16th Apr 2013
The last element of any contract, which is necessarily present in a Franchise Agreement, is the element of cause or consideration. Our law defines cause or consideration as the prestation or promise of a thing or service by the other. In a Franchise Agreement, the cause or consideration involves the “why?” in the agreement. Why will the franchisor franchise his business?
The “why?” in a Franchise Agreement is usually stated in the Recitals portion of the contract, also termed as “Witnesseth:” in some agreements. However, to determine the real motive why the parties are entering into such a relationship, one has to read between the lines.
One of the principal reasons of a franchisor in franchising his business is for expansion. The construction cost of additional outlets, coupled with the expenses for utilities, labor, government fees and taxes, and other expenditures will be too Herculean for a businessman to undertake by himself, especially if he wants to open a lot of outlets. Moreover, the logistical and operations capabilities of a businessman managing several outlets have limits. These problems are solved through franchising.
In franchising, the franchisor does not have to shell out a single centavo in opening a franchised outlet, because it is the franchisee who will actually spend for construction costs, utilities, labor expenses, government fees and taxes, and other charges consequent to opening a new business.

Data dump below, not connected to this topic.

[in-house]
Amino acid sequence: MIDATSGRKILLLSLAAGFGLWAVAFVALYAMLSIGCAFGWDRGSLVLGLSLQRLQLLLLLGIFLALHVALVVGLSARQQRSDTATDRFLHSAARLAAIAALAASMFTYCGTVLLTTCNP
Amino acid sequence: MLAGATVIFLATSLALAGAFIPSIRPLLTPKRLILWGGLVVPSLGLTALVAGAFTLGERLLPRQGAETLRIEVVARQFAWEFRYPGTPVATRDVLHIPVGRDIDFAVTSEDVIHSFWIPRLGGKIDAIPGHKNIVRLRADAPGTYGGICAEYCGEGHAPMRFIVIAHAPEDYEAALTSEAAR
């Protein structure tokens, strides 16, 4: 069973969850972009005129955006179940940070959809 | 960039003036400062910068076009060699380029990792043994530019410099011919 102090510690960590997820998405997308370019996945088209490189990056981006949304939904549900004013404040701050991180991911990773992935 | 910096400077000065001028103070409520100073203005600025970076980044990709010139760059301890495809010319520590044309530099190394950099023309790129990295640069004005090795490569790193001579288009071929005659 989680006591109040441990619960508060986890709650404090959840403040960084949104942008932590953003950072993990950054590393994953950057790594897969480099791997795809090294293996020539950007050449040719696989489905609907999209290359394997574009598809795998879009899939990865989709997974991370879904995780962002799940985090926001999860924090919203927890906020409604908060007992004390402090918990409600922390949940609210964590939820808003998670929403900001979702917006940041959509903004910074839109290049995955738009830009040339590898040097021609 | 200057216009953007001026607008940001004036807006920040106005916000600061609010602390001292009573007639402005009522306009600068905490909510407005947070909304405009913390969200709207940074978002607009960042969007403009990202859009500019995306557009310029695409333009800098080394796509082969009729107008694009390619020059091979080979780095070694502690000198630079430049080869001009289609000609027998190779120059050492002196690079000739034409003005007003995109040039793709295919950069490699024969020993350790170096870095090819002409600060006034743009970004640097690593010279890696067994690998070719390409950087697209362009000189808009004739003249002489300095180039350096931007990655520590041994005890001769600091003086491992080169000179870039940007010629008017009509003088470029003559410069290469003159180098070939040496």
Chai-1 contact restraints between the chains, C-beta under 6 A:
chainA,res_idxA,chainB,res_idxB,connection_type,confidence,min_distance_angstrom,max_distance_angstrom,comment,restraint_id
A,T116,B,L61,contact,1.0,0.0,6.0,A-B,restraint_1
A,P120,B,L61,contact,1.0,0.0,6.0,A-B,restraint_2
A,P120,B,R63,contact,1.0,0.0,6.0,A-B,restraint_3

Furthermore, the franchisor is also interested in collecting various fees stipulated in the Franchise Agreement. Some of the standard fees found in your run-of-the-mill Franchise Agreement include the franchise fee, monthly or weekly royalty fees, advertising fees, and various fees for services rendered, relocation, and training. The franchisor is assured of prompt and continuous payment of these fees because it is usual stated in the Franchise Agreement that failure or default in payment of any of these fees gives the Franchisor the right to terminate the Franchise Agreement.
Normally, a businessman has to pay for his own advertising and marketing expenses. In franchising, the franchisor has someone to share his advertising expenses, especially in instances of print, television and radio advertising, where the benefit is shared by both the franchisor and the franchisee.
For franchises involving the supply of prepared food or goods, the raw supply of which can only be sourced from the franchisor, one of the considerations for entering into a franchise is that the franchisor is assured of constant demand for his products. In addition to his current set of customers, the franchisor can also sell commissary items to his franchisees, thereby expanding his consumer base.
One of the obvious trade-offs which a franchisor would have to deal with in franchising is that, to a certain extent, he will be revealing his system of operations, know-how, and confidential proprietary information to a franchisee. Nevertheless, a properly drafted franchise agreement can arrest possible infractions of franchisees. Thus, the franchisor can still rest assured that the franchised business will remain his even after it is franchised to others.
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